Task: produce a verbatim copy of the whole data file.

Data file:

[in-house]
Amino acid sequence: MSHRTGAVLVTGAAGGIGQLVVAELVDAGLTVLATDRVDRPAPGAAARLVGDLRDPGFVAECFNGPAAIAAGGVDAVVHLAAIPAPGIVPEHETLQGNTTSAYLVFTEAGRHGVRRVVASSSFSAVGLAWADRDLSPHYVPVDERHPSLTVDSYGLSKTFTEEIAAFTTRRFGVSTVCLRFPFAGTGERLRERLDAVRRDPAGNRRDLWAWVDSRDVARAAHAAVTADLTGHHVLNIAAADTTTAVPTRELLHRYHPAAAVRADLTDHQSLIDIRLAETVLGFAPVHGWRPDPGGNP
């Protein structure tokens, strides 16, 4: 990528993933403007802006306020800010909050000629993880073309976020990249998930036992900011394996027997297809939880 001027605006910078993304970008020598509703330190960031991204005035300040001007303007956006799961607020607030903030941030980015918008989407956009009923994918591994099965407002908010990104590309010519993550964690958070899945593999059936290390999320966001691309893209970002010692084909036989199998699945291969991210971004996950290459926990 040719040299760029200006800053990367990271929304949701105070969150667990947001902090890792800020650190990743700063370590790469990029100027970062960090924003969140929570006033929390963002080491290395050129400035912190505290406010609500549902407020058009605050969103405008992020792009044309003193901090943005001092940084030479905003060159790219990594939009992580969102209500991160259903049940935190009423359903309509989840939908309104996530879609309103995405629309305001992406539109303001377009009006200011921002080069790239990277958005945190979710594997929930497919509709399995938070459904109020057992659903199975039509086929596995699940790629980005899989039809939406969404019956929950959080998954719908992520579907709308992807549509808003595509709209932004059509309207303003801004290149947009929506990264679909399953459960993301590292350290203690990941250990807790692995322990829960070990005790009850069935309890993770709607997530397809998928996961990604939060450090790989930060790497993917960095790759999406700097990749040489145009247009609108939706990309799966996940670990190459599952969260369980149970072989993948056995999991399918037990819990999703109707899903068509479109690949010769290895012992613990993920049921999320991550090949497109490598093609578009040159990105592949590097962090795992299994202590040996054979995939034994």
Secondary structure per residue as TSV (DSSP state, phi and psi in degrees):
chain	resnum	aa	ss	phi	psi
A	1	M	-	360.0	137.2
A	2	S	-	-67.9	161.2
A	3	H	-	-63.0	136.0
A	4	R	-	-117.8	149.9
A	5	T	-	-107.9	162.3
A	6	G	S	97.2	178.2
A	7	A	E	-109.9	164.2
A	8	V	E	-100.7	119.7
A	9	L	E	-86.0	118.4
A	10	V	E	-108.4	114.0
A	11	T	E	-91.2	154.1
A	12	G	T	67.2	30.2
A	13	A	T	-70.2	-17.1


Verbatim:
[in-house]
Amino acid sequence: MSHRTGAVLVTGAAGGIGQLVVAELVDAGLTVLATDRVDRPAPGAAARLVGDLRDPGFVAECFNGPAAIAAGGVDAVVHLAAIPAPGIVPEHETLQGNTTSAYLVFTEAGRHGVRRVVASSSFSAVGLAWADRDLSPHYVPVDERHPSLTVDSYGLSKTFTEEIAAFTTRRFGVSTVCLRFPFAGTGERLRERLDAVRRDPAGNRRDLWAWVDSRDVARAAHAAVTADLTGHHVLNIAAADTTTAVPTRELLHRYHPAAAVRADLTDHQSLIDIRLAETVLGFAPVHGWRPDPGGNP
């Protein structure tokens, strides 16, 4: 990528993933403007802006306020800010909050000629993880073309976020990249998930036992900011394996027997297809939880 001027605006910078993304970008020598509703330190960031991204005035300040001007303007956006799961607020607030903030941030980015918008989407956009009923994918591994099965407002908010990104590309010519993550964690958070899945593999059936290390999320966001691309893209970002010692084909036989199998699945291969991210971004996950290459926990 040719040299760029200006800053990367990271929304949701105070969150667990947001902090890792800020650190990743700063370590790469990029100027970062960090924003969140929570006033929390963002080491290395050129400035912190505290406010609500549902407020058009605050969103405008992020792009044309003193901090943005001092940084030479905003060159790219990594939009992580969102209500991160259903049940935190009423359903309509989840939908309104996530879609309103995405629309305001992406539109303001377009009006200011921002080069790239990277958005945190979710594997929930497919509709399995938070459904109020057992659903199975039509086929596995699940790629980005899989039809939406969404019956929950959080998954719908992520579907709308992807549509808003595509709209932004059509309207303003801004290149947009929506990264679909399953459960993301590292350290203690990941250990807790692995322990829960070990005790009850069935309890993770709607997530397809998928996961990604939060450090790989930060790497993917960095790759999406700097990749040489145009247009609108939706990309799966996940670990190459599952969260369980149970072989993948056995999991399918037990819990999703109707899903068509479109690949010769290895012992613990993920049921999320991550090949497109490598093609578009040159990105592949590097962090795992299994202590040996054979995939034994």
Secondary structure per residue as TSV (DSSP state, phi and psi in degrees):
chain	resnum	aa	ss	phi	psi
A	1	M	-	360.0	137.2
A	2	S	-	-67.9	161.2
A	3	H	-	-63.0	136.0
A	4	R	-	-117.8	149.9
A	5	T	-	-107.9	162.3
A	6	G	S	97.2	178.2
A	7	A	E	-109.9	164.2
A	8	V	E	-100.7	119.7
A	9	L	E	-86.0	118.4
A	10	V	E	-108.4	114.0
A	11	T	E	-91.2	154.1
A	12	G	T	67.2	30.2
A	13	A	T	-70.2	-17.1